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14/06/2024
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3408 - Vol. 72 / Ed 4 / in 2006
Section: Relato de Caso Pages: 573 to
Adenoid cystic carcinoma in palate and maxillary sinus
Authors:
Vanessa de Fátima Bernardes1, Sérgio Vitorino Cardoso2, Ricardo Alves Mesquita3, Maria Auxiliadora Vieira do Carmo4, Maria Cássia Ferreira de Aguiar5

Keywords: adenoid cystic carcinoma, prognostic factors, salivary gland tumors.

INTRODUCTION

One percent of head and neck malignant neoplasms and 10% of salivary gland neoplasms are adenoid cystic carcinomas (ACC). This tumor frequently occurs in the fifth decade of life, usually affecting women1.

The tumor grows slowly, but neural invasion, distance metastases and multiple recurrences are common. This behavior means that ACC patients have a limited prognosis, even after radical surgery and radiotherapy2.

We report a case of extensive ACC on the palate, involving the maxillary sinus and the orbit floor. Based of the case report, we discuss the prognosis and the importance of an early diagnosis of ACC.

CASE PRESENTATION

A female 34-year-old patient presented a lesion on the palate and reported headaches and odynophagia during the past month. The physical exam disclosed a tumor in the mouth with a central ulcer, located on the hard and soft palate, measuring approximately 6cm (Figure 1A). A panoramic radiograph showed bone lysis in teeth 25 to 28, maxillary sinus involvement and extension into the floor of the orbit. (Figure 1B).

A biopsy was made and the specimen was sent to the Pathology Unit. Histopathology revealed a malignant gland epithelial neoplasm characterized by basaloid cell proliferation arranged in nests and solid trabecules. Some nests had central necrosis (Figure 1C). Nuclear pleomorphism, evident nucleoli and mitosis were seen (Figure 1D). The diagnosis was the solid variant of adenoid cystic carcinoma. The patient was referred to the Head & Neck Surgery Unit. Radiotherapy was to be followed by surgical removal of the tumor. The patient, however, died before treatment, due to the tumor.


Figure 1. Solid Adenoid Cystic Carcinoma - Figures: A. Clinical findings of palate ACC. B. Radiology of the lesions. Note the destruction of maxillary walls and extension into the floor of the orbit. C,D. Microscopy of the lesion - Arrows - Solid lobules with central necrosis.



DISCUSSION

Many factors should be taken into account in the prognosis of ACC, including the histological and clinical stages of the disease. Greater aggressiveness has been related to the solid variant3. Tumor involving the nose, the paranasal sinuses and the maxilla have a worse prognosis4. Positive margins and neural infiltration suggest recurrence and negatively influence survival4. Limited tumor extension and complete surgical removal may cure the disease, which underlines the need for an early diagnosis5.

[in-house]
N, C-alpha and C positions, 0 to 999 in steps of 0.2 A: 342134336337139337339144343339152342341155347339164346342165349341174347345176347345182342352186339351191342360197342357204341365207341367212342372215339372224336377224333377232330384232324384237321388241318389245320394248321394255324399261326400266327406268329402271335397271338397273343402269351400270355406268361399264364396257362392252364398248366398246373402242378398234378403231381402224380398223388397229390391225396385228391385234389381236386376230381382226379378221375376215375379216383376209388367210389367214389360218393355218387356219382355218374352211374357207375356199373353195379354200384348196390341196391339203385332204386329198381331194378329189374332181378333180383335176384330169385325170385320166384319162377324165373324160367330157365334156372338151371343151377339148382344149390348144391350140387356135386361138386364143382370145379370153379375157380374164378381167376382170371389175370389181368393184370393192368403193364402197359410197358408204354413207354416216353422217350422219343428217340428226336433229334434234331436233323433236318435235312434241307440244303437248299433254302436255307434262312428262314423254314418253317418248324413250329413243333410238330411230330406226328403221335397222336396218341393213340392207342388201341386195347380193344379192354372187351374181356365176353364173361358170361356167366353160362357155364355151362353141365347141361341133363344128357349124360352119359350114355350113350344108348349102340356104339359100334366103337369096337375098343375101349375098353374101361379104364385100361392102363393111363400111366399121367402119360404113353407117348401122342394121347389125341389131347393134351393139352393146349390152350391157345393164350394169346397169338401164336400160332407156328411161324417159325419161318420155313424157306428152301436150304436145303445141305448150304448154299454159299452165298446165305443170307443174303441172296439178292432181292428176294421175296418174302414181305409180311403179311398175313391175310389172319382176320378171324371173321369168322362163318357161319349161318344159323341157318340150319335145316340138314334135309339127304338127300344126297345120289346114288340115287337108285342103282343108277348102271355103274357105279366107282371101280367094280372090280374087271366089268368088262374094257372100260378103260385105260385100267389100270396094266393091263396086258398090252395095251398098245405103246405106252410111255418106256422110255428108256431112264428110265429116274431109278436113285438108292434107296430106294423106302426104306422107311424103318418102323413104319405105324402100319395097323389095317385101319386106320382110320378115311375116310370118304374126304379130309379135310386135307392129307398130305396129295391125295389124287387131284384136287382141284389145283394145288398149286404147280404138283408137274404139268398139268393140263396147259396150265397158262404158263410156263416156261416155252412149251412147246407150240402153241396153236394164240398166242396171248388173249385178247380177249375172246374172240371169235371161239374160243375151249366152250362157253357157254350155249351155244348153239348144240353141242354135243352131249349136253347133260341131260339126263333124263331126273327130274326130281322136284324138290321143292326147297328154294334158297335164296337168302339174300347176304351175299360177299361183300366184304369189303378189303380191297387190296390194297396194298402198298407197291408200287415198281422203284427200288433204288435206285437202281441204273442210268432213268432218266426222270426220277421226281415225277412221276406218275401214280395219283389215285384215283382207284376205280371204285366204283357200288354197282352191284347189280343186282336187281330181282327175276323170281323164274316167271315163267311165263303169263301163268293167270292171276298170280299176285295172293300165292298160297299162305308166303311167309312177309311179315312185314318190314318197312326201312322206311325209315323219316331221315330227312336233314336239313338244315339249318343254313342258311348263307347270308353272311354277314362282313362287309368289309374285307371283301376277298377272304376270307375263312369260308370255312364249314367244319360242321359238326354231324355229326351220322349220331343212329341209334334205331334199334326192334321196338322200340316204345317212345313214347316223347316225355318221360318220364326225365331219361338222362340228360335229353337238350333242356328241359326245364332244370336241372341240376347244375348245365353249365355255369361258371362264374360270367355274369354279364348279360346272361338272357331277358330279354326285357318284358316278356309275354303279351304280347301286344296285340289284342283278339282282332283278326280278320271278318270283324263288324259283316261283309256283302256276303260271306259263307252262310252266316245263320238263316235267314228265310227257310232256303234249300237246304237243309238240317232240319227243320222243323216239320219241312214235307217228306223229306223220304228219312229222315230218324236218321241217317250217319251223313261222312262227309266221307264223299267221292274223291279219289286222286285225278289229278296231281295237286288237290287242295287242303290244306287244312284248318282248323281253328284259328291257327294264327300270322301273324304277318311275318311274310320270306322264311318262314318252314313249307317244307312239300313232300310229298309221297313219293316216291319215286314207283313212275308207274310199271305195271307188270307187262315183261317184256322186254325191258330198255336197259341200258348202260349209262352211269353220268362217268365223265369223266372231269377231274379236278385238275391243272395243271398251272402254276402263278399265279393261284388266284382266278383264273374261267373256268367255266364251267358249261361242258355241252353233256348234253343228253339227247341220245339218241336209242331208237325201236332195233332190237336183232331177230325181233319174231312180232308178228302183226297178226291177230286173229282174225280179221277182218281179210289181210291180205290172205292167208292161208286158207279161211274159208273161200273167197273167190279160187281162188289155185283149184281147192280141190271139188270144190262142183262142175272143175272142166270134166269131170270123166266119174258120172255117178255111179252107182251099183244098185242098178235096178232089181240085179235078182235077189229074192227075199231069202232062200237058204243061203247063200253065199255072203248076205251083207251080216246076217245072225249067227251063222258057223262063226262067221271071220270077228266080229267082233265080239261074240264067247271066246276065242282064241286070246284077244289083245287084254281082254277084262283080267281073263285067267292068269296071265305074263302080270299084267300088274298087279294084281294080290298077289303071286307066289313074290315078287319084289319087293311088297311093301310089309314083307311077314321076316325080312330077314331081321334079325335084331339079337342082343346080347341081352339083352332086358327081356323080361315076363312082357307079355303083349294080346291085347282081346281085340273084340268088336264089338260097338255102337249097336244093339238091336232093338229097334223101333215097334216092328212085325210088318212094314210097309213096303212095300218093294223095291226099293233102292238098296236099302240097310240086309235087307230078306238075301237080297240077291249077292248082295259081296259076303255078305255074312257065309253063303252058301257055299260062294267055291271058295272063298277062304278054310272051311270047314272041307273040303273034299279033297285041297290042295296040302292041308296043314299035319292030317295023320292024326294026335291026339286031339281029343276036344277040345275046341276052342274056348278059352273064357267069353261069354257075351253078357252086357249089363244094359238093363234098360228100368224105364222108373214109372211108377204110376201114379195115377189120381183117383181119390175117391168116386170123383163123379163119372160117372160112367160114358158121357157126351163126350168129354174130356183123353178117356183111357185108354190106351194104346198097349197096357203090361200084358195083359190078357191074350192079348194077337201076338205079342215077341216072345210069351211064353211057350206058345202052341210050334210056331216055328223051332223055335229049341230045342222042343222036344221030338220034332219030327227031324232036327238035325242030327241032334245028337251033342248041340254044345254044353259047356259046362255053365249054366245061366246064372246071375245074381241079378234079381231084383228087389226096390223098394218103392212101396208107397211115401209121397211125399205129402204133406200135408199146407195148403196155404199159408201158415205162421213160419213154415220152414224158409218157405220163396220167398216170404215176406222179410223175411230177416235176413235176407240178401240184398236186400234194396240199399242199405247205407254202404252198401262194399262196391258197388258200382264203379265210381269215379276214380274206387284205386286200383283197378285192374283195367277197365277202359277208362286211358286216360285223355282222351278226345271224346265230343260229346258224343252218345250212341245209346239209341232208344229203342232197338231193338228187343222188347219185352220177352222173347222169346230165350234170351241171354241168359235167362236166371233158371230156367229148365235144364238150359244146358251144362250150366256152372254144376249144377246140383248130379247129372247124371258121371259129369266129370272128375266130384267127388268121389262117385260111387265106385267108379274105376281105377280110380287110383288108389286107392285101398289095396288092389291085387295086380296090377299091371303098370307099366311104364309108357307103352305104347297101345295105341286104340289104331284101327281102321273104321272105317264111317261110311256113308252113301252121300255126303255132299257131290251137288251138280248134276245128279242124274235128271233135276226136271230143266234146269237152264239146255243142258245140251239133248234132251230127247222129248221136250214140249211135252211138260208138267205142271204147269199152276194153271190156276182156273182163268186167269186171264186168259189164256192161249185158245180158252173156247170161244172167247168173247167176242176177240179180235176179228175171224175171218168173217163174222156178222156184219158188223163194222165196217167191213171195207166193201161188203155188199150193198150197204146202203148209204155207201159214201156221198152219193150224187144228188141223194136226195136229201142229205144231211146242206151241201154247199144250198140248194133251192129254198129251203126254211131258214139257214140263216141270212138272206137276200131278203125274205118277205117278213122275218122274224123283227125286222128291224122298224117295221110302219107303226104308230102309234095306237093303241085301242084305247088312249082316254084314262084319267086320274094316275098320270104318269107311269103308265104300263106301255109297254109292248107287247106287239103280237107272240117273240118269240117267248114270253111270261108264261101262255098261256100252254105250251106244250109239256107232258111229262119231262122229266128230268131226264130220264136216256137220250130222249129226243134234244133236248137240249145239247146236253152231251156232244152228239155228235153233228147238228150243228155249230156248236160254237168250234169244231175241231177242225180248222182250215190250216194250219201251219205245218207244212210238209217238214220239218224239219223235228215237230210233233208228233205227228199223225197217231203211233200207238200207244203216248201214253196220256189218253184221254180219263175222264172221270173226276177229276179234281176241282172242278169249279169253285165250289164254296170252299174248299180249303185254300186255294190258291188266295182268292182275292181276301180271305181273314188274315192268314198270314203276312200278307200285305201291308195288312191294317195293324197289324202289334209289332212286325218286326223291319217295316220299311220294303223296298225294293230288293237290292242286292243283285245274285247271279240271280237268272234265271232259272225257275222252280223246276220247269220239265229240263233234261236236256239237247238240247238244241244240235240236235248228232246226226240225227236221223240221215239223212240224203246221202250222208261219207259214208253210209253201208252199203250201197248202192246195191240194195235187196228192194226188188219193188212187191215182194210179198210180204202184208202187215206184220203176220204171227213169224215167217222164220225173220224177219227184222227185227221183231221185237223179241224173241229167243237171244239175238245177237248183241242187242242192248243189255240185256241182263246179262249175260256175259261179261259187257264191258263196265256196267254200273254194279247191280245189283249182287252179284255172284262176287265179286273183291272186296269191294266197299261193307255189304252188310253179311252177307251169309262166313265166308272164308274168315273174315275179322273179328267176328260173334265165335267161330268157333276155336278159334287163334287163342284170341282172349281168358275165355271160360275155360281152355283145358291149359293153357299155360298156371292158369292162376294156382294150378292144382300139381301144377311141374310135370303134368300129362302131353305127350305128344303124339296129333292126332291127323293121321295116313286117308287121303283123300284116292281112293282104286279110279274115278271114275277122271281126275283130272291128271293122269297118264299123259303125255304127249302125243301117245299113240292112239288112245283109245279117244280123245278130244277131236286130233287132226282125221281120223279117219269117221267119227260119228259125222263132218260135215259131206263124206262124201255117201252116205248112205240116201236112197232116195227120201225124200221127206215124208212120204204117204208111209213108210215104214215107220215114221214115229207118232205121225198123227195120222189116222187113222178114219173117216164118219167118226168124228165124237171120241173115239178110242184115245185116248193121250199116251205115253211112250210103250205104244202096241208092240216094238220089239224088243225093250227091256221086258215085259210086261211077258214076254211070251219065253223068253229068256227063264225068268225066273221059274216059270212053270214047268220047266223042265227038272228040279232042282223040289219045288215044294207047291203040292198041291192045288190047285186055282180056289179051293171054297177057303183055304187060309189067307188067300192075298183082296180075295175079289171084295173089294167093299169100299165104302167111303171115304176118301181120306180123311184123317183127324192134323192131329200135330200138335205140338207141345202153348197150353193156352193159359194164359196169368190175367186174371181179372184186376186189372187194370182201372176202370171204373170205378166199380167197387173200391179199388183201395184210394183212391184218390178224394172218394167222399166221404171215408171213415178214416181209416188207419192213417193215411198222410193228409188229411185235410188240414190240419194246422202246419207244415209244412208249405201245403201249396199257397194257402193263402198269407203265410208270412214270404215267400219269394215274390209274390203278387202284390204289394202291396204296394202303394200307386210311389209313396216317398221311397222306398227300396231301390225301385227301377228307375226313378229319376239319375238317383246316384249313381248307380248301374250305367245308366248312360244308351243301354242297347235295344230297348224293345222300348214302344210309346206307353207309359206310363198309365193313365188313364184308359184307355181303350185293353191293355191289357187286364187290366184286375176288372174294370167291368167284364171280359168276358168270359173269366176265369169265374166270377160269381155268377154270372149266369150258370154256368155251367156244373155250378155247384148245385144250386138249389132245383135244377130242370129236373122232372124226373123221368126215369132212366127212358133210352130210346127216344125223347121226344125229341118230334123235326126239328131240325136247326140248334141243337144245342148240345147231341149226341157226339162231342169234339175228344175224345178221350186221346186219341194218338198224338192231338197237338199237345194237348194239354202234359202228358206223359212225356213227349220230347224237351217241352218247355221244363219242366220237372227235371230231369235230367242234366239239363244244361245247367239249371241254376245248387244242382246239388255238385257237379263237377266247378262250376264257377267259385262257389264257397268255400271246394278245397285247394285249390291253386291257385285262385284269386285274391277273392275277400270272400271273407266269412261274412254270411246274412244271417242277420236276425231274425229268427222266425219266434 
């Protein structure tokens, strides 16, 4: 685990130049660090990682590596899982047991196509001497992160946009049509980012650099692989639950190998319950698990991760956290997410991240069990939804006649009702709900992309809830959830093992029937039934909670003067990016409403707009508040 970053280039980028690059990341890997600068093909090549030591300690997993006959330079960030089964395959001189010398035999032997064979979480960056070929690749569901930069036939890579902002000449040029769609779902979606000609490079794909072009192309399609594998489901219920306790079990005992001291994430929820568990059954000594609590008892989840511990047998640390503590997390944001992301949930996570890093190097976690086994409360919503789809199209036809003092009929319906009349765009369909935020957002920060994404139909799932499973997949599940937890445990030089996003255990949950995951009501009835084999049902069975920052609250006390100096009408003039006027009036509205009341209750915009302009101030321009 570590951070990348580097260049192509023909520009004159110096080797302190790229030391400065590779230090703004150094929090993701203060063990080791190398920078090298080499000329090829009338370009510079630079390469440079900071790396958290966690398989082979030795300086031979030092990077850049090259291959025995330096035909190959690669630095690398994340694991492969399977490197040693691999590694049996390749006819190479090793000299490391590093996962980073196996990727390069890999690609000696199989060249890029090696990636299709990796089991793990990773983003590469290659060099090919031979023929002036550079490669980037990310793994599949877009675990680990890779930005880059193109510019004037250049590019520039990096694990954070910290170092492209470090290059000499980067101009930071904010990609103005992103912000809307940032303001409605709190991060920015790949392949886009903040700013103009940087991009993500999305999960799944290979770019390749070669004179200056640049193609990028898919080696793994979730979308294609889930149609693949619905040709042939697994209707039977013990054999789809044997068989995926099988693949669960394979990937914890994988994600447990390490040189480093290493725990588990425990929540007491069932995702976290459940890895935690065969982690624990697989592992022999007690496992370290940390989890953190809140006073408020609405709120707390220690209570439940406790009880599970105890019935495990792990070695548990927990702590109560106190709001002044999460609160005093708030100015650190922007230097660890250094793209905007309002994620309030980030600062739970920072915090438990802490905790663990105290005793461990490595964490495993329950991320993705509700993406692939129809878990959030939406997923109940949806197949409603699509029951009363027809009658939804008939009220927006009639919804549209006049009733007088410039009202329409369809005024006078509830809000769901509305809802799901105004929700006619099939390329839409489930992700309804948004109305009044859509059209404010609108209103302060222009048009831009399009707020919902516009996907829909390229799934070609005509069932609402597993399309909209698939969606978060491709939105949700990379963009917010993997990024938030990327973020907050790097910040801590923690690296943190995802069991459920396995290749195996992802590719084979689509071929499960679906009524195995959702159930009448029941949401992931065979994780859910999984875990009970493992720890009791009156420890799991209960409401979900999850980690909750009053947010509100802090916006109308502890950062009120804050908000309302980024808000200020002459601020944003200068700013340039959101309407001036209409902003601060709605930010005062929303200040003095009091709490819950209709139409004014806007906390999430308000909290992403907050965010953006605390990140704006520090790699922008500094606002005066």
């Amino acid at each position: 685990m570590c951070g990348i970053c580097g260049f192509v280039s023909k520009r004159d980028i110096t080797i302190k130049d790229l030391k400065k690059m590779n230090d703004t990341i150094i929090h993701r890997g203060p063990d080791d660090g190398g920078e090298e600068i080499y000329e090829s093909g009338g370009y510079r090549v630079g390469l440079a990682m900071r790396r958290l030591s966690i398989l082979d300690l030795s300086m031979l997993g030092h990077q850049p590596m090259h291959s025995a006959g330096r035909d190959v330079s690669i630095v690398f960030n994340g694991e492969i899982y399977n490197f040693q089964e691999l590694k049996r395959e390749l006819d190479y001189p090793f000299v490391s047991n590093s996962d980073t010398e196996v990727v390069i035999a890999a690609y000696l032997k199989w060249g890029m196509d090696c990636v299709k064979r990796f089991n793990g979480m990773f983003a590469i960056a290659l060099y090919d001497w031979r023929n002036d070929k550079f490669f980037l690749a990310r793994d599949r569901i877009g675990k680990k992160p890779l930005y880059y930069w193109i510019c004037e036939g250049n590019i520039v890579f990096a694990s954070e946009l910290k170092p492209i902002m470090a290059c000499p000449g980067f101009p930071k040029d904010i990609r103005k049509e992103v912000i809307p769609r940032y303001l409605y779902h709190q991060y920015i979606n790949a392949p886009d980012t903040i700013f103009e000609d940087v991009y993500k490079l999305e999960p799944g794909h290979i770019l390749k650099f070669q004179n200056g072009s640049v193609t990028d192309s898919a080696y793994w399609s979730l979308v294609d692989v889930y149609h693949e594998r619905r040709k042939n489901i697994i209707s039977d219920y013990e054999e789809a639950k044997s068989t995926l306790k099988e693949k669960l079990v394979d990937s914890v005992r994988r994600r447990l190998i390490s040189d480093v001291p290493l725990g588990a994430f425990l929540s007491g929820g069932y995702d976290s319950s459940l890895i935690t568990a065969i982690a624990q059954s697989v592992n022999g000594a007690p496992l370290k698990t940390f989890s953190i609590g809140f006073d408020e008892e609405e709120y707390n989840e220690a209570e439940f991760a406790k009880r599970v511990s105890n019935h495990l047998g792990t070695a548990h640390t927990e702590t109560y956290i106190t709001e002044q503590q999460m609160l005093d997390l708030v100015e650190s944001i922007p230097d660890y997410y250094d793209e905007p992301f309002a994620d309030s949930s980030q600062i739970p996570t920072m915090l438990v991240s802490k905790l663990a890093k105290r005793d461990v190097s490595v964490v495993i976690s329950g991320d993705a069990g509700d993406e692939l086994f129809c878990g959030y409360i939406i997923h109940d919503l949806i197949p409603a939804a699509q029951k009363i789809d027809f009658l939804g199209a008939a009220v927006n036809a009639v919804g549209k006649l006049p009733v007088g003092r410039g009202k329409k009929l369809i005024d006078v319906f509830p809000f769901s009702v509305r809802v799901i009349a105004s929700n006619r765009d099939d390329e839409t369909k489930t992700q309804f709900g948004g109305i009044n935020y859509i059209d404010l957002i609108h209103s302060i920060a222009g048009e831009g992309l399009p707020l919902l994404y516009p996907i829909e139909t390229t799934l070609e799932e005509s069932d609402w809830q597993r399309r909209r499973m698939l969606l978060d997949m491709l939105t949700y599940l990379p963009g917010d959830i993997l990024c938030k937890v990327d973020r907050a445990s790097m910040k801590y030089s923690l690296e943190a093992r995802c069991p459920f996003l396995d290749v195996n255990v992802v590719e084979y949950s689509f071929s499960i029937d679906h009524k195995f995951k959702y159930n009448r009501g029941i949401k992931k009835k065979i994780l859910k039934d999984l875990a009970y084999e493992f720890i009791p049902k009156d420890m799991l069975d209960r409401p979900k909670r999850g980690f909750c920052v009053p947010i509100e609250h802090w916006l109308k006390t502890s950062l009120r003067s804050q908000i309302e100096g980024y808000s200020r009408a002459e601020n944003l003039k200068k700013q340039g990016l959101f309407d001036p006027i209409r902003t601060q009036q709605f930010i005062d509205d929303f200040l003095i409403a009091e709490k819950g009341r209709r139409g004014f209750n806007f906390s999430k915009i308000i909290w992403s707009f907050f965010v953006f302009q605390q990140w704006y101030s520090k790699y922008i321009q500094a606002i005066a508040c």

Neoplastic cell neurotropism causes pain1. This was a significant complaint of this patient, together with headaches and odynophagia.

Spiro et al.6 observed that patients with ACC involving the maxillary sinus had more advanced disease due to bone and tissue invasion. Our patient also had these findings, which reduced her life expectancy.

FINAL COMMENTS

The solid variant of ACC is the most aggressive form of this neoplasm. Successful treatment and patient survival are related to the histological stage, tumor location, size and the early diagnosis of the lesion. In this case the findings suggested an unfavorable prognosis for the patient.

REFERENCES

1. Ellis GR, Auclair PL. Atlas of tumor pathology - tumors of the salivary glands [CD-ROM]. Washington D.C.: Armed Forces Institute of Pathology; 1996.

2. Spiro RH, Huvos AG. Stage means more than grade in adenoid cystic carcinoma. Am J Surg 1992;164(6):623-8.

3. Chummun S, Mc Lean NR, Kelly CG, Dawes PJDK, Meikle D, Fellowst S, et al. Adenoid cystic carcinoma of the head and neck. Br J Plast Surg 2001;54(6):476-80.

4. Jones AS, Hamilton JW, Rowley H, Husband D, Helliwell TR. Adenoid cystic carcinoma of the head and neck. Clin Otolaryngol Allied Sci 1997;22(5):434-43.

5. Haddad A, Enepekides DJ, Manolidis S, Black M. Adenoid cystic carcinoma of the head and neck: a clinicopathologic study of 37 cases. J Otolaryngol 1995;24(3):201-5.

6. Spiro RH, Huvos AG, Strong EW. Adenoid cystic carcinoma: factors influencing survival. Am J Surg 1979;138(4):579-83.


1 DDS, MS in Oral Pathology.
2 DDS, MS and PhD in Pathology, Professor of Dental Sciences - State University of Montes Claros.
3 DDS, MS and PhD in Oral Pathology, Assistant Professor - Department of Clinics, Pathology and Surgery in Dental Sciences - Dentistry School - Federal University of Minas Gerais.
4 DDS, MS and PhD in Oral Pathology, Assistant Professor - Department of Clinics, Pathology and Surgery in Dental Sciences - Dentistry School - Federal University of Minas Gerais.
5 DDS, MS and PhD in Oral Pathology, Assistant Professor - Department of Clinics, Pathology and Surgery in Dental Sciences - Dentistry School - Federal University of Minas Gerais.
Mailing Address : Faculdade de Odontologia da Universidade Federal de Minas Gerais - Faculdade de Odontologia da UFMG Laboratório de Patologia Experimental 1 Sala 3201 Av. Antônio Carlos 6627 Pampulha Belo Horizonte MG 31270-901.
Tel: (0xx31) 3499-2476.
CNPq, FAPEMIG.
Paper submitted to the ABORL-CCF SGP (Management Publications System) on August 2nd, 2005 and accepted for publication on June 2nd, 2006.


Indexations: MEDLINE, Exerpta Medica, Lilacs (Index Medicus Latinoamericano), SciELO (Scientific Electronic Library Online)
CAPES: Qualis Nacional A, Qualis Internacional C


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